| The UK’s most senior general said on a BBC interview Sunday that Britain had in place contingency plans for a “very limited” response in the case of a worsening humanitarian situation in Syria within the next few months, in conjunction with the disclosure of a plan to use the Royal Air Force in order to impose a no-fly zone and train teams to carry out assassinations against President Bashar al-Assad and his aides.|
The admission from Chief of the Defense Staff General Sir David Richards is the most serious warning yet that the United Kingdom is preparing for some kind of military involvement in Syria.
It seems that British policy has now shifted from trying to support and organize the disparate rebel groups to considering full-blown military action.
“The situation this winter I think may deteriorate and may well provoke calls to intervene in a limited way,” General Richards told the BBC.
“It’s my job, amongst other people in my sort of position, to make sure these options are continually brushed over to make sure we can deliver them,” he continued.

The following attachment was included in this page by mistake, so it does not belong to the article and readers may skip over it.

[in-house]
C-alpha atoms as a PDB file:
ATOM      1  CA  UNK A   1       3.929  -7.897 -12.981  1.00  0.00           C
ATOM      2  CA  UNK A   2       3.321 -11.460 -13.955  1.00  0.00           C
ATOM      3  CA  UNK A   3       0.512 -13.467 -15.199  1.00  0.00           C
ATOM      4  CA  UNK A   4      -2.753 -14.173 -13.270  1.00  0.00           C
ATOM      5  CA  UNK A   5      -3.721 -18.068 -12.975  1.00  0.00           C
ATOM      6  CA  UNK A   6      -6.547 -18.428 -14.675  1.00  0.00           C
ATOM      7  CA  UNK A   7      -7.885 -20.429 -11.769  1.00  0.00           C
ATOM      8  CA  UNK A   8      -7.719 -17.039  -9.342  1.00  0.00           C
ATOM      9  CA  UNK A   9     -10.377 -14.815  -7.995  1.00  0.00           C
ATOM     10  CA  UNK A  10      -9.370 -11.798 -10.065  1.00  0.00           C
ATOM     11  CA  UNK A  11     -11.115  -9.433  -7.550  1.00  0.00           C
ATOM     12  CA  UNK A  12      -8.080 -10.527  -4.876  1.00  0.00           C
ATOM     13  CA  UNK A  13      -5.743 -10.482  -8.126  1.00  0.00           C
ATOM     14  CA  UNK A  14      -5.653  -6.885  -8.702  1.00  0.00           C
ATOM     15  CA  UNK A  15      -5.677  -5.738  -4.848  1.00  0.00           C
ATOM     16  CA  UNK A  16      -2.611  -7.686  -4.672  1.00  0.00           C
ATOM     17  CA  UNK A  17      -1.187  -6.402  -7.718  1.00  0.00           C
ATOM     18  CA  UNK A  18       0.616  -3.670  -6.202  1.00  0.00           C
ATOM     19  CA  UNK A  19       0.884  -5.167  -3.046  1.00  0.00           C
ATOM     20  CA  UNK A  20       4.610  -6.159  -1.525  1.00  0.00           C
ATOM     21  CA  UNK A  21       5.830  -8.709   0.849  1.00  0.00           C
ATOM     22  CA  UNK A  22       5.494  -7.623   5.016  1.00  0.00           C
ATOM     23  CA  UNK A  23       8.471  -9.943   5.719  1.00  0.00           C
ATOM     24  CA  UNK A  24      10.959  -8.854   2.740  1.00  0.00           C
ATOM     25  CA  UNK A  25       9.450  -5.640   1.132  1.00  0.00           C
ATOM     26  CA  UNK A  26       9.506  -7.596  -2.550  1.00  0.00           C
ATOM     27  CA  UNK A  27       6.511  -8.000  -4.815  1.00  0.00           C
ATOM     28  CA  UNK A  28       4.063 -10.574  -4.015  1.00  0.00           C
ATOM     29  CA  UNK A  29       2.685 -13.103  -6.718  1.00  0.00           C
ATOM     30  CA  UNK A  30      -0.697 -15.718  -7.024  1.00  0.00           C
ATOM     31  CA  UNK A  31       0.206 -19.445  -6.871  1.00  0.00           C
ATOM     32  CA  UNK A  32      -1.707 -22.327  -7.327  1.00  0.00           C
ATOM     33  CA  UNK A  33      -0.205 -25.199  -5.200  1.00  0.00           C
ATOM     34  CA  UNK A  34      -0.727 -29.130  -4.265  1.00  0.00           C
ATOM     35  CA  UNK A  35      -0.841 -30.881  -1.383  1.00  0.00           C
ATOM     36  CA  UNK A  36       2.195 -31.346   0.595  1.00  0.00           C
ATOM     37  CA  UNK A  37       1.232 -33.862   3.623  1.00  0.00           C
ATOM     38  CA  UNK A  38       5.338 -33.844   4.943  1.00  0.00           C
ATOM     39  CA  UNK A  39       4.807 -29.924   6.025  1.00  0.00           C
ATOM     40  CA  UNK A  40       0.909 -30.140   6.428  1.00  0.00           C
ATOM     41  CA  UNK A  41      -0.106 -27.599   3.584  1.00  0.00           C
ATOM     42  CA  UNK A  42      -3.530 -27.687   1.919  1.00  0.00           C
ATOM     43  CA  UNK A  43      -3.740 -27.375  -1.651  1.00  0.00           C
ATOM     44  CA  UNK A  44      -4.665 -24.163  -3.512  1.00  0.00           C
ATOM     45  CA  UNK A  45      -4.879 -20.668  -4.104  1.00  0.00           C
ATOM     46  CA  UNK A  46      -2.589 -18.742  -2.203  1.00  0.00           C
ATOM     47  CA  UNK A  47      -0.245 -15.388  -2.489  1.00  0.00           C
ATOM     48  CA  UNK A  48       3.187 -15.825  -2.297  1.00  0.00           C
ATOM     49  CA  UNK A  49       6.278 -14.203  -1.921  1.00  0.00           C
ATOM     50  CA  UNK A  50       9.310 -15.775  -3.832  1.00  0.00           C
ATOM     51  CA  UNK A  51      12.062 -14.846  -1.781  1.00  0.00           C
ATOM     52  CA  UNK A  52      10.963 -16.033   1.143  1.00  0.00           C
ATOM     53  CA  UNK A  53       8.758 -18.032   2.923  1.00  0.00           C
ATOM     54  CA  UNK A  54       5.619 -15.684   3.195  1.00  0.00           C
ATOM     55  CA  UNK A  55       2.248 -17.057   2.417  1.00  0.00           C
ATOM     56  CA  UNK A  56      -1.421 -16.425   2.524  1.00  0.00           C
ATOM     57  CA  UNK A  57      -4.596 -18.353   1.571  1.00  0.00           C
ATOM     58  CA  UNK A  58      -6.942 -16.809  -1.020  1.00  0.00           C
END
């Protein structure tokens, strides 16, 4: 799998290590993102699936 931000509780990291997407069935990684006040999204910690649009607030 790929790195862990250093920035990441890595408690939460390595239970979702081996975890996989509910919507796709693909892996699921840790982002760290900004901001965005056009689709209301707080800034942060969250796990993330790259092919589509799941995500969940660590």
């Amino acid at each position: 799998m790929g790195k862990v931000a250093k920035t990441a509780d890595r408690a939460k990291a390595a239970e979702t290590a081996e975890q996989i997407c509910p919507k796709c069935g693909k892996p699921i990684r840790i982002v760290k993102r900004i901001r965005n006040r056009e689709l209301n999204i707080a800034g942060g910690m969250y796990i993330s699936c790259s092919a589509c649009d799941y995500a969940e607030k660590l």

Defense Secretary Phillip Hammond, who was interviewed on the BBC’s Sunday Politics program, also confirmed that the UK had not ruled out military intervention – but was still focused on trying to overcome objections from Russia and China to get a strong UN Security Council resolution condemning the Bashar al-Assad government.
“At the moment we don’t have a legal basis for delivering military assistance to the rebels. This is something the Prime Minster keeps asking us to test – the legal position, the practical military position, and we will continue to look at all options.” he said.
General Richards added that there could be British troops posted in countries neighboring Syria.
“They’re allies of ours – we have small numbers of people routinely deployed there, and in the meanwhile we’re preparing plans to make sure that when some disaster happens, we’re able to deal with it.”
Another option that London is considering includes amending a 2011 European Union trade embargo that would allow weapons to be sent to the rebels, for “humanitarian” reasons.
Britain already has troops in Afghanistan, while British public opinion would be firmly opposed to any new military intervention. A growing number of British people, including many politicians, want their troops out of Afghanistan as soon as possible.